Every day, our journalism dismantles barriers and shines a light on the critical overlooked and under-reported issues important to all North Carolinians.
Before you go …
If you like what you are reading and believe in independent, nonprofit, nonpartisan journalism like ours—journalism the way it should be—please contribute to keep us going. Reporting like this isn’t free to produce and we cannot do this alone. Thank you!
Welcome to Carolina Public Press. We’re glad you’ve found your way to our website, the only nonprofit media project dedicated to producing high-quality, well-researched news and information about the overlooked or under-reported people, places and issues important to our region, the 17 westernmost counties of North Carolina.
We know that as newsrooms shrink and revenue stresses continue to dismantle traditional print journalism, online media is stepping up. The Pew Project for Excellence in Journalism’s State of the Media 2010 found that six in 10 Americans get some news online in a typical day.
Today, our region is flush with news that goes largely ignored, with only three daily newspapers serving the mountains. Of the two dozen or so news publications in print, most are weekly community newspapers that concentrate on local news.
We need them. But there is also a demand for Carolina Public Press.
Public interest reporting isn’t a luxury. We believe you want non-partisan, fair and balanced journalism, the kind that holds government officials and others in positions of power accountable to the citizens and communities they serve. We’re here to delve deep into issues ranging from the environment to the economy, housing to healthcare. We’re here to produce and publish stories that are more than soundbites, journalism with more than routine quotes and articles that are more than unmodified press releases.
That’s the mission of Asheville-based Carolina Public Press. We will not advocate for a specific cause or a particular action. What we will do is share essential information an active and informed community needs and a working democracy depends upon.
Here’s what you’ll find:
- Reporting from our staff and contributors on the big and little issues facing the region, the people and places you may now yet know about, but should. Watch for our special reports, photo stories, in-depth stories and follow-ups, engaging graphics and maps, opportunities for civil discussion, access to public information and resources for further information;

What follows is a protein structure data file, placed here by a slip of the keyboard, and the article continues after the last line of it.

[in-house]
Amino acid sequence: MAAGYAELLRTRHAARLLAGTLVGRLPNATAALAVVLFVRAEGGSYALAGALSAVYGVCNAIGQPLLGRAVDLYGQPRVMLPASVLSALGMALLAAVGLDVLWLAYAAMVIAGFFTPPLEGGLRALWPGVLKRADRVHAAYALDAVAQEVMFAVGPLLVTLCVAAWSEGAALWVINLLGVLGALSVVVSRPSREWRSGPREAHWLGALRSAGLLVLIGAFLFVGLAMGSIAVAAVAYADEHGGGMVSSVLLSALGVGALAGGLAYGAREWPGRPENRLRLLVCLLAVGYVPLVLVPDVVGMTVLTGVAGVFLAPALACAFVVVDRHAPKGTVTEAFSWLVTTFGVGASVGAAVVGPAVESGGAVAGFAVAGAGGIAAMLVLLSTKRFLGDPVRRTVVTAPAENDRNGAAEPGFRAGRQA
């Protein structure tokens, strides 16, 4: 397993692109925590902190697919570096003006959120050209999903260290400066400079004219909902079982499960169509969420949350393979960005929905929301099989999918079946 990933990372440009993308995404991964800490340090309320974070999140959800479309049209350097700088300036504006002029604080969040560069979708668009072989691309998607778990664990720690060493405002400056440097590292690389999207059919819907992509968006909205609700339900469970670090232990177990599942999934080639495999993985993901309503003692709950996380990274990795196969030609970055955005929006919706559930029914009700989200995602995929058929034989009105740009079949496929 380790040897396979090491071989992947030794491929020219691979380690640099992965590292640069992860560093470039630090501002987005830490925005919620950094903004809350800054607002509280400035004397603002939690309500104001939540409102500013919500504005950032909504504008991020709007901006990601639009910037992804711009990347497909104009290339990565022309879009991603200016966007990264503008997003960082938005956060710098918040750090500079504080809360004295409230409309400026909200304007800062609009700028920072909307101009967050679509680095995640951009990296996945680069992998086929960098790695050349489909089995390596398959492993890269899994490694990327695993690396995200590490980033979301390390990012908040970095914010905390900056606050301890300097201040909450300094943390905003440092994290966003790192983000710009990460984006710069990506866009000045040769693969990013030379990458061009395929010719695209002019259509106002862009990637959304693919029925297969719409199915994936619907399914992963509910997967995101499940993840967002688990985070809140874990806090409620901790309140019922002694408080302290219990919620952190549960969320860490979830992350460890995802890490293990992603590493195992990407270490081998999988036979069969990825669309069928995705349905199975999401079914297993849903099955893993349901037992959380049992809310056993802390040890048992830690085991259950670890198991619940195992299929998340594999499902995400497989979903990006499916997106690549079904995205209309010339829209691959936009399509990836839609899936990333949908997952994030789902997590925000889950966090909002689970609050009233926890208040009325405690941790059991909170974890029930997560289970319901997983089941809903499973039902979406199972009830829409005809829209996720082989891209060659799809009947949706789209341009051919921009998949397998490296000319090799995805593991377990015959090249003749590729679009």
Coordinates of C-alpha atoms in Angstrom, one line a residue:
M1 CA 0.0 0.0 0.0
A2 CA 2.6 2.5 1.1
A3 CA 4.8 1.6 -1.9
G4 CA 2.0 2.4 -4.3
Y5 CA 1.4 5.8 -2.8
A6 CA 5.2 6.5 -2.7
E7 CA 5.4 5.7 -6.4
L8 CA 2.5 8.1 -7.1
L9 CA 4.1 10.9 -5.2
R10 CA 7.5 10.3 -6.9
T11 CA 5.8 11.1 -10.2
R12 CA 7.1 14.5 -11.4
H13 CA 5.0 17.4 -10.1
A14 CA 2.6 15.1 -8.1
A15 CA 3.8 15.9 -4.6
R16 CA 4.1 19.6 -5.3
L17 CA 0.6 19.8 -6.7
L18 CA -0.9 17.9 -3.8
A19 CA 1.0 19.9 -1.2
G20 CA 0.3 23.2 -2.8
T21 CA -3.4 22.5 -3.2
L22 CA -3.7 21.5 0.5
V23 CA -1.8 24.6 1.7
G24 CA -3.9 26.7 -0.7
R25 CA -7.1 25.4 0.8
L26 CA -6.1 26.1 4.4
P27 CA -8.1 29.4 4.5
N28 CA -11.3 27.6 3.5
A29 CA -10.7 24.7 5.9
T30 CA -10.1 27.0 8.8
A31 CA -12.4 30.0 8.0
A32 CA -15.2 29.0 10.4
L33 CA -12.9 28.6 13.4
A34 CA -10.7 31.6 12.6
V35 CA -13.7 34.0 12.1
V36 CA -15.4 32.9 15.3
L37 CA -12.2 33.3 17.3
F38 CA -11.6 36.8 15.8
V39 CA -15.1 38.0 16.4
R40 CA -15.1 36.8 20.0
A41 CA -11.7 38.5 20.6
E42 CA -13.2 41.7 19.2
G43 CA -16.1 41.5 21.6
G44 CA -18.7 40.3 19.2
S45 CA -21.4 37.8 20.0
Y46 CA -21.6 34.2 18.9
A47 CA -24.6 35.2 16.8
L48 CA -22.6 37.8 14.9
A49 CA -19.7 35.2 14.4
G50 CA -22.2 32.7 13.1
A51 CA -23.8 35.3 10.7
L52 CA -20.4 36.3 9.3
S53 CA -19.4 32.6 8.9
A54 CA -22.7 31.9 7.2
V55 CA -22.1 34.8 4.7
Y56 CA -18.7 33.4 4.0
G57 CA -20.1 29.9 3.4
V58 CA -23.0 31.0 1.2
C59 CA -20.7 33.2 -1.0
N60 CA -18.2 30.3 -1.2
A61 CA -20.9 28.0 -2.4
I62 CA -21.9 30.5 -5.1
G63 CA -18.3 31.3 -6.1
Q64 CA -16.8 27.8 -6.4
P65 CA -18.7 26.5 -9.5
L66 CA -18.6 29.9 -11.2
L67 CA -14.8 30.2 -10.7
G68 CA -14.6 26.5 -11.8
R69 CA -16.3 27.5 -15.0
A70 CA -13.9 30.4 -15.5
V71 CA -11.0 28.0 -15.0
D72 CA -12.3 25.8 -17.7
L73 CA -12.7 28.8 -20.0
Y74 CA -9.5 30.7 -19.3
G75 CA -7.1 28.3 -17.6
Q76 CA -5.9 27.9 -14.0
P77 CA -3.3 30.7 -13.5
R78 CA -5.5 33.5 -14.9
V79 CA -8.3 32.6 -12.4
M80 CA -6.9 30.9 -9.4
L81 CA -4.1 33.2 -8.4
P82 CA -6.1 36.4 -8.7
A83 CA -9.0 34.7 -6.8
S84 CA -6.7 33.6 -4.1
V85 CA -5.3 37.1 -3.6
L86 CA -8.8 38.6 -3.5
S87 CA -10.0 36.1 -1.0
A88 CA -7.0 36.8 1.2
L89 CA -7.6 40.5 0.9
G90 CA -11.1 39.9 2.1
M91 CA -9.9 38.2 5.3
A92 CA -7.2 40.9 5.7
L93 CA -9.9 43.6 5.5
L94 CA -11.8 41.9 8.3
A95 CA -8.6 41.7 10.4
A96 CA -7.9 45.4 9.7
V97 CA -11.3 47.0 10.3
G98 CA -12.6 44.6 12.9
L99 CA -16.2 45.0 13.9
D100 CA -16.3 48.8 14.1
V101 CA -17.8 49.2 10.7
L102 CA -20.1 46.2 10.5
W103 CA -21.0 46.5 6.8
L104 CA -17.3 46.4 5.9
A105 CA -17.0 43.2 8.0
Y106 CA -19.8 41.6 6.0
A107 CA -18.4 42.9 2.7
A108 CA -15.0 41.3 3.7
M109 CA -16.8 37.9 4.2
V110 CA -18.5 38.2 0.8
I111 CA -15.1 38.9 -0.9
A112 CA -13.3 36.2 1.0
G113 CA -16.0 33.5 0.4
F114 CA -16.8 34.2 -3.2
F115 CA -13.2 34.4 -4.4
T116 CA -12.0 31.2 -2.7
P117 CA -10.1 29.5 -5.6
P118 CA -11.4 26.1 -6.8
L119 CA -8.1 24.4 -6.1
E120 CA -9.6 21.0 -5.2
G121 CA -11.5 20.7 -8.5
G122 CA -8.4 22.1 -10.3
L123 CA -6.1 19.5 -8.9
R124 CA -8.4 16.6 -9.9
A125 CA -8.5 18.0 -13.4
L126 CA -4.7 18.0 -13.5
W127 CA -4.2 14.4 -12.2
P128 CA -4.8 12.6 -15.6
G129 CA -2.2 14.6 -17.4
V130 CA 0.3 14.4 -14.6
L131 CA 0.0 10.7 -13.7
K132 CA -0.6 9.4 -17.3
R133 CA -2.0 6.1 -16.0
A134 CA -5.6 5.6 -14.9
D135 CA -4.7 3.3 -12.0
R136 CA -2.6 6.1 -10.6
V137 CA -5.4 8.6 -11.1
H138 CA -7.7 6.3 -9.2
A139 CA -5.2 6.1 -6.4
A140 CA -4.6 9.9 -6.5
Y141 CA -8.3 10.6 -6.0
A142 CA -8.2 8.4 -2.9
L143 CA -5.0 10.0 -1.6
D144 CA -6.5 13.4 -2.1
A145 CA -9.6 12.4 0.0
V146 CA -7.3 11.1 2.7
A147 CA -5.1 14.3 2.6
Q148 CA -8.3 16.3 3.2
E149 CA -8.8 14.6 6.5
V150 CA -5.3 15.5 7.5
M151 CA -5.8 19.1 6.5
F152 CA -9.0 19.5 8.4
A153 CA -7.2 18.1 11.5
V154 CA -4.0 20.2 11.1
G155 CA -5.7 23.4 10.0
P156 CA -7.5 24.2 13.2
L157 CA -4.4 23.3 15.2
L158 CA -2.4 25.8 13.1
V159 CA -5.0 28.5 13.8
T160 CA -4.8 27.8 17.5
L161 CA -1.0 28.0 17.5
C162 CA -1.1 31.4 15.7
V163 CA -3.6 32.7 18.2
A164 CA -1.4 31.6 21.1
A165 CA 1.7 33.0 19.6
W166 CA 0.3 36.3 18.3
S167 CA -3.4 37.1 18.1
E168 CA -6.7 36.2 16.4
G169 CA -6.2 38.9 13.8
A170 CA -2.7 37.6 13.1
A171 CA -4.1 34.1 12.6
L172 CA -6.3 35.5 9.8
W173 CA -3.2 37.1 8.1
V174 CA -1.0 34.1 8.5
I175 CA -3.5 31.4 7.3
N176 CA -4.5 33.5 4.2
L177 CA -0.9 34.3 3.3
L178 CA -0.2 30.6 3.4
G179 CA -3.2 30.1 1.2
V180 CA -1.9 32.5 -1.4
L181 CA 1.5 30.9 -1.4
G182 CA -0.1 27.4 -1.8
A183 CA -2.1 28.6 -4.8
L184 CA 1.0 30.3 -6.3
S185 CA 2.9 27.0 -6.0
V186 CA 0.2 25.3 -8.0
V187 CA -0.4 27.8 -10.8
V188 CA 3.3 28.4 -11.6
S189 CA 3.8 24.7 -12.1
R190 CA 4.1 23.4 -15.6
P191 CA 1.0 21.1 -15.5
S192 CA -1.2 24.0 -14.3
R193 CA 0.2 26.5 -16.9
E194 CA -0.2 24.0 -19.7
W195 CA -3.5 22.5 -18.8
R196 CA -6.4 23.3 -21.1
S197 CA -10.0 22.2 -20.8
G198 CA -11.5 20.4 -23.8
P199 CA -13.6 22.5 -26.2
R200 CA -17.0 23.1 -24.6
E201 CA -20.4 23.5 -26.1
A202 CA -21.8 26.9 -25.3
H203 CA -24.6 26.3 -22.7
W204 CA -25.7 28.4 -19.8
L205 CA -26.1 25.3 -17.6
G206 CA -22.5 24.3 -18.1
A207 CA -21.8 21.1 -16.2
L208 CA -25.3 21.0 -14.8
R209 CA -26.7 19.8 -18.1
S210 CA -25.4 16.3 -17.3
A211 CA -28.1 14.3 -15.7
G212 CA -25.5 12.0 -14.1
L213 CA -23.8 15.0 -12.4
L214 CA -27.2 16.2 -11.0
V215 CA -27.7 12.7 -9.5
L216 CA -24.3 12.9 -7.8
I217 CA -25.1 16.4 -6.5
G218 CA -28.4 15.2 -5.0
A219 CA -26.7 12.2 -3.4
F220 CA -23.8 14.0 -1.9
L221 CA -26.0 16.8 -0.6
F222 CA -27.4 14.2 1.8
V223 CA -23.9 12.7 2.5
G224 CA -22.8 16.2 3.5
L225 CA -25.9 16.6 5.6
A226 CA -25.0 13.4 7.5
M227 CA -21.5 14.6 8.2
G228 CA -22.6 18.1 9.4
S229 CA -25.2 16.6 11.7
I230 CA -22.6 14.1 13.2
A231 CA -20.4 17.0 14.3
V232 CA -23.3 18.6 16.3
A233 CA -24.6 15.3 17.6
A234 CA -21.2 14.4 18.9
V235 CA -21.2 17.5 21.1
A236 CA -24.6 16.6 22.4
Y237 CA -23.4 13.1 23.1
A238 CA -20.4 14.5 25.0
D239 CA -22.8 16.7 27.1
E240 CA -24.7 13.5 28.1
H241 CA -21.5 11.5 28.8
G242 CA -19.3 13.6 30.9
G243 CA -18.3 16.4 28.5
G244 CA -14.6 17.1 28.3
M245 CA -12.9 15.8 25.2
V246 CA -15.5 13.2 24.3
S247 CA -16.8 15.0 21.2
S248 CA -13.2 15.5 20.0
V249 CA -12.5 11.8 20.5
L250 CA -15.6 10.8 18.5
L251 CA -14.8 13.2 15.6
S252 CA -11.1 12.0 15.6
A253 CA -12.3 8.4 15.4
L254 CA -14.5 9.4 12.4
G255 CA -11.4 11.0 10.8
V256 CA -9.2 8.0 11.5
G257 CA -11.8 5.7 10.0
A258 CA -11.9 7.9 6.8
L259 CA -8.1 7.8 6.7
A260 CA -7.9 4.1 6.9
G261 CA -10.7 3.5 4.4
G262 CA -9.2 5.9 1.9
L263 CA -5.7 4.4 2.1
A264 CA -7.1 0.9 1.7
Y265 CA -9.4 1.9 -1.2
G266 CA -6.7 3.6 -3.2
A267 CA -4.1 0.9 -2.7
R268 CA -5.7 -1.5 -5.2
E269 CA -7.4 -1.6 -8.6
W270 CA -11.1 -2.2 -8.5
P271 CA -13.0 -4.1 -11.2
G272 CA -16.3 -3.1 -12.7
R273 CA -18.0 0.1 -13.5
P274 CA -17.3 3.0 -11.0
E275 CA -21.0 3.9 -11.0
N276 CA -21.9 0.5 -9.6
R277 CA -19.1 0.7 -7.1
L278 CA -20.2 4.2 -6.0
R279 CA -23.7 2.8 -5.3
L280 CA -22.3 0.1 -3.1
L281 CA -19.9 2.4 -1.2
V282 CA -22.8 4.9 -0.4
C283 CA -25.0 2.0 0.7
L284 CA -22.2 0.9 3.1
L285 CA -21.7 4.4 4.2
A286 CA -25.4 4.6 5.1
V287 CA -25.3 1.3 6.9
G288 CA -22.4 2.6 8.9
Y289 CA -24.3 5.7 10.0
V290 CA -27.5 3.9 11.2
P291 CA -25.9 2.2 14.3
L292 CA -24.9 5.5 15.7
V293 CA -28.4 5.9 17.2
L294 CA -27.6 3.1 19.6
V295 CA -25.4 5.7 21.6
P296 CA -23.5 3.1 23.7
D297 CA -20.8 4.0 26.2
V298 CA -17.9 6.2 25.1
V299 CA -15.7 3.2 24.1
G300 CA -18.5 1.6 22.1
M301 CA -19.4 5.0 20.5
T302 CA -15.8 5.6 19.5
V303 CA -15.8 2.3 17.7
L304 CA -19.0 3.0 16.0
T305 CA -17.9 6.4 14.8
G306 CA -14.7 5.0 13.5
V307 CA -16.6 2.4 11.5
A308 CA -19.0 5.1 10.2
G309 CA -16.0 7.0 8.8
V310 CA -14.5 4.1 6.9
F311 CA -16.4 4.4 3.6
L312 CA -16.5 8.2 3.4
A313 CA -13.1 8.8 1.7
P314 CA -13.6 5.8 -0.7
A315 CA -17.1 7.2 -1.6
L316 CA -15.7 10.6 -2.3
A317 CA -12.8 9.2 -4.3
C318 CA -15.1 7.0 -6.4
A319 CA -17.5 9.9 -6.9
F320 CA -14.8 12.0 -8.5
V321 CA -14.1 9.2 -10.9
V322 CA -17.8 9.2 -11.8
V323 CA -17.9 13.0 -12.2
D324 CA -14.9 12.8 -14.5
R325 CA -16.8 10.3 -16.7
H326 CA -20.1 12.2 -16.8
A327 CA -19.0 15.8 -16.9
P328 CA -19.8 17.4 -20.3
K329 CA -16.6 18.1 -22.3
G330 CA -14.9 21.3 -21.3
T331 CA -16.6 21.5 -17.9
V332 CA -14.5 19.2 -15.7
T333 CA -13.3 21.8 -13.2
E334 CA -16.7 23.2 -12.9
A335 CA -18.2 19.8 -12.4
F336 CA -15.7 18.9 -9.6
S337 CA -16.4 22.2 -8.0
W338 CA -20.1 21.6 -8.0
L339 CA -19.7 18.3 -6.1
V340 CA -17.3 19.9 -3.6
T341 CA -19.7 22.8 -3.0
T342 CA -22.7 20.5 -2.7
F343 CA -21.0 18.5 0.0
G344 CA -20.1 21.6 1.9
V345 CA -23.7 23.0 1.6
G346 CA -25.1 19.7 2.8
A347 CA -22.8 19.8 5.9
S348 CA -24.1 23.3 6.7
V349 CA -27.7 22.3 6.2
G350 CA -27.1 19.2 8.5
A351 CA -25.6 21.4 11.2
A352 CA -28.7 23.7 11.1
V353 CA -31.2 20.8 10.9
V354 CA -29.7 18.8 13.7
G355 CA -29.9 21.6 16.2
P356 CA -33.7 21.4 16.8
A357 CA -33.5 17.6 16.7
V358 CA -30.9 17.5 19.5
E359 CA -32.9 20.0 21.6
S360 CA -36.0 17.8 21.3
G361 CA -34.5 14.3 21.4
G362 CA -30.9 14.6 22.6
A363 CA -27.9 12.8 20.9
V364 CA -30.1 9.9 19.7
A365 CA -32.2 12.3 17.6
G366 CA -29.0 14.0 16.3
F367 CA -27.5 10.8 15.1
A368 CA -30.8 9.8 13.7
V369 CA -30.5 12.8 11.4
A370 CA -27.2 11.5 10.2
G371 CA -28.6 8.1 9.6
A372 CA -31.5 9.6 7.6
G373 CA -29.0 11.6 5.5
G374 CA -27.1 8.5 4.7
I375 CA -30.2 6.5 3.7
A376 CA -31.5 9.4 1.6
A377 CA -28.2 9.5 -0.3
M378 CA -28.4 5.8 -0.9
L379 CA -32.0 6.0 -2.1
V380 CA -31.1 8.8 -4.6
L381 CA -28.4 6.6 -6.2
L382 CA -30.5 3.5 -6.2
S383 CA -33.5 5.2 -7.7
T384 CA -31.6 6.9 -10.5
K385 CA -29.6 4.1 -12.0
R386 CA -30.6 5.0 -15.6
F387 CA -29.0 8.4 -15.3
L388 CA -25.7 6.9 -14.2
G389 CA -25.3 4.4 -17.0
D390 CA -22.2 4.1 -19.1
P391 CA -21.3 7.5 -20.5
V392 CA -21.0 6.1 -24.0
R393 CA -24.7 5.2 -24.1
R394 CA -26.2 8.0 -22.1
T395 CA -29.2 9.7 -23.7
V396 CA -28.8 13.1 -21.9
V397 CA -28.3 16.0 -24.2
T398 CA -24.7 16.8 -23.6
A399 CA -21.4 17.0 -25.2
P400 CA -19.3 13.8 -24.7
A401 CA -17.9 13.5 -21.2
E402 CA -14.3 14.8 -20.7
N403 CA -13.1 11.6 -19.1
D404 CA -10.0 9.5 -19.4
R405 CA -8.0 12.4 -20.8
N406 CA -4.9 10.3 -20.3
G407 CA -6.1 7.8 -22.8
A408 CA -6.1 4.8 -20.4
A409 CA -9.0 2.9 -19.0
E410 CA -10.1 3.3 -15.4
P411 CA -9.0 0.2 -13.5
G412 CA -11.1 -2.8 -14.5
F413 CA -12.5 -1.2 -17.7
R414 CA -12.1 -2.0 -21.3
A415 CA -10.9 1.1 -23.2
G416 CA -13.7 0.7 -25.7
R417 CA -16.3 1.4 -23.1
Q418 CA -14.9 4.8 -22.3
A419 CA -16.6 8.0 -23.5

- Opportunities to explore and learn the whys and hows of accessing and analyzing public information;
- A library of tools that gives you free access to data, documents, maps and graphics and other resources, all ones you can read, download and print; and submissions from you — our readers, organizations, agencies, businesses and others — about issues, events, research and reports important to the region.
We’re also dedicated to a robust and active social media. Follow us on Facebook, Twitter and Flickr. And because we’re a nonprofit, and have the support of generous foundation, individual, organization and business donors, we can offer much of our content for free republishing on news and information sites and publications.
It’s taken us years to prepare to launch Carolina Public Press – years of tinkering, researching, consulting and brainstorming. What we’ve developed is this: a not-for-profit media project, sponsored by the award-winning Institute for Southern Studies, that is devoted to regional news based on the high expectation that our efforts will matter to you and our community. We’re a throwback to an old style of journalism embracing and wrapped in a new mode of communication. And we’re the only nonprofit regional news website in the region today.
Thank you for reading, thinking, viewing, commenting, acting. Let us know what you think and how you can help. Welcome again to Carolina Public Press.